## Primordial by Viking

### Puzzle solution process

It will prove useful to maintain a list of primes as they are entered, to eliminate some possibilities due to uniqueness in the grid.

When a few possibilities have to be tested, first of all sum the digits and discount any number whose sum is a multiple of 3, as that number must also be divisible by 3. Then check all possibilities for divisibility by 7 and 11. In only one case (near the end) will a larger divisor need to be found. In what follows (×3) means the number is divisible by 3, and so on.

Construct a list of 2-digit primes with odd digits:
11   13   17   19   31   37   53   59   71   73   79   97

Identify the twin (T) and mirror image (M) two-digit primes:
T: 11 / 13,   17 / 19,   71 / 73
M: 13 / 31,   17 / 71,   37 / 73,   79 / 97
The only values in common are 13, 17, 71, 73, which must be (in some order) 15a, 43a, 22d, 41d. The only T in this group is 71 / 73, which must be 15a / 41d. The only M is 17 / 71, which must be 15a / 43a. This fixes 71 and hence 17, 73 and 13. 11, 19, 31 and 37 follow from the T and M lists. From M, 79 / 97 must be 18a / 28a, so the last two entries 32a / 20d are 53 / 59, enabling the 5s to be entered.

The palindromic primes (P) promise to be useful and are quite easy to find. They have the form xyx, with x = 1, 3, 7 or 9, y = 1, 3, 5, 7 or 9, and x not equal to y (otherwise it is divisible by 111). Eliminating those with digit sum divisible by 3, we have:
131  151  191  313  353  373  737  757  797  919  959  979
The list in the clues contains 9 entries, so at most three of these are composite. A quick check reveals: 959 = 7×137, 737=11×67, 979=11×89. Hence the list must correspond to:
131   151   191   313   353   373   757   797   919
There is only one 9x9, which fixes 19d and 24a, in turn fixing the last two 2-d primes. Go through the P clue list entering reflected digits where possible.

Now look at T, noting that they must be xyz and xy(z+2) since otherwise an even digit will be used in the middle. This shows 16a starts with 1. 25d must be 311 since 315 is impossible. 30a is P, now 1x1. 31d must end in 3 and so must be one of 113 (not in xxy list), 133 (×7), 153 (×3) or 193, ie, this last value. This fixes 8d as well. 30a can’t be 151 (no 5 endings), which fixes 30a and 1a as well, both as Ps.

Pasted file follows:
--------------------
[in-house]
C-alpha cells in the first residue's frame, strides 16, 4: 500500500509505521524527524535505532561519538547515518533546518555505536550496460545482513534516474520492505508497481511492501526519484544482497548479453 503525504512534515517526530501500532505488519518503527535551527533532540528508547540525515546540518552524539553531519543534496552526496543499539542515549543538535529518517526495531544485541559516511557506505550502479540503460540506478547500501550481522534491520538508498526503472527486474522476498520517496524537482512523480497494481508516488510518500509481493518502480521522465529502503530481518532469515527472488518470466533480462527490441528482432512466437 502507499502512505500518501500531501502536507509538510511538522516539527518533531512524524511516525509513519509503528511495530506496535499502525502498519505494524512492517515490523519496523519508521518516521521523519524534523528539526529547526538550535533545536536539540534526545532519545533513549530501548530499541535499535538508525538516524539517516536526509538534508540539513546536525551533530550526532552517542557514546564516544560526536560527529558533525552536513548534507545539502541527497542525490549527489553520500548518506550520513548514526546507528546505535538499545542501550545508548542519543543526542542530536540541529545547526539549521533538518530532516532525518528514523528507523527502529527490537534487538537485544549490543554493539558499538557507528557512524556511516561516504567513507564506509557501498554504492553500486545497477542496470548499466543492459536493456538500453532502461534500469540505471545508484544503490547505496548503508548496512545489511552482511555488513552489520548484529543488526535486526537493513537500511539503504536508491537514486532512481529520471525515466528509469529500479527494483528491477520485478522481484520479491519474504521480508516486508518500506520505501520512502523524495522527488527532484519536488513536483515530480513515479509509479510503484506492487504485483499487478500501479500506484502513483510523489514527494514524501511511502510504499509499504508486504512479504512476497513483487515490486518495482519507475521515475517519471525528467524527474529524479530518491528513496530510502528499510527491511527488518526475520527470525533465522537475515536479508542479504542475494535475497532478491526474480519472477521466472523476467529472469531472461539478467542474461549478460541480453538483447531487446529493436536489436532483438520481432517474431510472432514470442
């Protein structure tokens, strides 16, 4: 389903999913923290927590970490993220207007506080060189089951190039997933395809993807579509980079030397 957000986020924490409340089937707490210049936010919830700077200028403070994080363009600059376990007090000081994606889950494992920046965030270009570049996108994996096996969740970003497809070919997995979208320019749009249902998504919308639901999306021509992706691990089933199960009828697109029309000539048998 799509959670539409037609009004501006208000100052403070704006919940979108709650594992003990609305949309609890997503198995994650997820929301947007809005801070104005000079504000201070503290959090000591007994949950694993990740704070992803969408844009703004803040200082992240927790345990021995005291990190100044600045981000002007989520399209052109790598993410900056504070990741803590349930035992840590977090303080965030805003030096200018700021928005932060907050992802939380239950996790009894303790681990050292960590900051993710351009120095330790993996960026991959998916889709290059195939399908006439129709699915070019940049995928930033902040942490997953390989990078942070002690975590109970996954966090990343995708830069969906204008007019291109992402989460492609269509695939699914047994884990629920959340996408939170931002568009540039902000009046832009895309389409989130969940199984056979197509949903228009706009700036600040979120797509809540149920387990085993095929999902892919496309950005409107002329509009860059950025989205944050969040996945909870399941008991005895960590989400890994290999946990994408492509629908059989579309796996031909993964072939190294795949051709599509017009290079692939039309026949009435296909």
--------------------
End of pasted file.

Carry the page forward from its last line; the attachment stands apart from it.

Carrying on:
Now work though M, repeatedly, since some entries open up further ones. 10a (P) is 3x3 so 13d must be the last P, 7x7. 16a/23a must be 1x7, 1x9, which fixes 13d and hence 26a. 11a/11d as T means 11d ends 7. Returning to M, 9a is 9x1.

Now try the double-digit lists, D1 for xxy and D2 for xyy. D1 fixes 9a, 7d and hence 41a; D2 fixes 16a and hence 23a (T) and 17d. Also, 9d is fixed.

It is now time to look at entries with 2 of the 3 digits known.

• 38d: 333 (×3), 337 (used), 339 (×3), so it is 331.
• 44a: 311, 313 (used), 319 (×11), so it is 317.
• 6a: 913 (×11), 933 (×3), 973 (×7), 993 (×3), so it is 953, fixing 40a (M).
• 2d: 591 (×3), 597 (12a not D1), 599 (not D2), so it is 593.
• 12a: 371 (×7), 373 (not P), 377 (not D2), so it is 379, fixing 10d.
• 20a: 573 (×3), 577 (not D2), 579 (×3), so it is 571.
• 21d: 113 (used), 133 (not D2), 153 (×3), 193 (used), so it is 173, fixing last two Ps.
• 5d: 151 (not P), 153 (×3), 159 (×3), so it is 157, fixing 36d (M).
• 6d: 931 (×7), 933 (not D2), 939 (not P), so it is 937, fixing 35d (M) and 34a.
• 14a: 11d must be x37 (T), fixing 14a.
• 11a/11d: 339 (×3), 537 (×3), 737 (not P), 939 (not P), so they are 139/7.
• 32d (D2): 511 (×7), 533 (×13), 577 (used), so it is 599.
• 39a (D2): 911 (used), 933 (×3), 999 (×3), so 977, fixing 27d and a digit in 42a (M).
• 42a/33d: 973 (×7), 977/779 (not D2/D1), 979 (not P), so they are 179/971.

At this stage the grid is complete. It turns out that all primes of this form are used: a perfect grid fill. The xxy and xyy lists are, in fact, unnecessary, but eliminate much primality testing.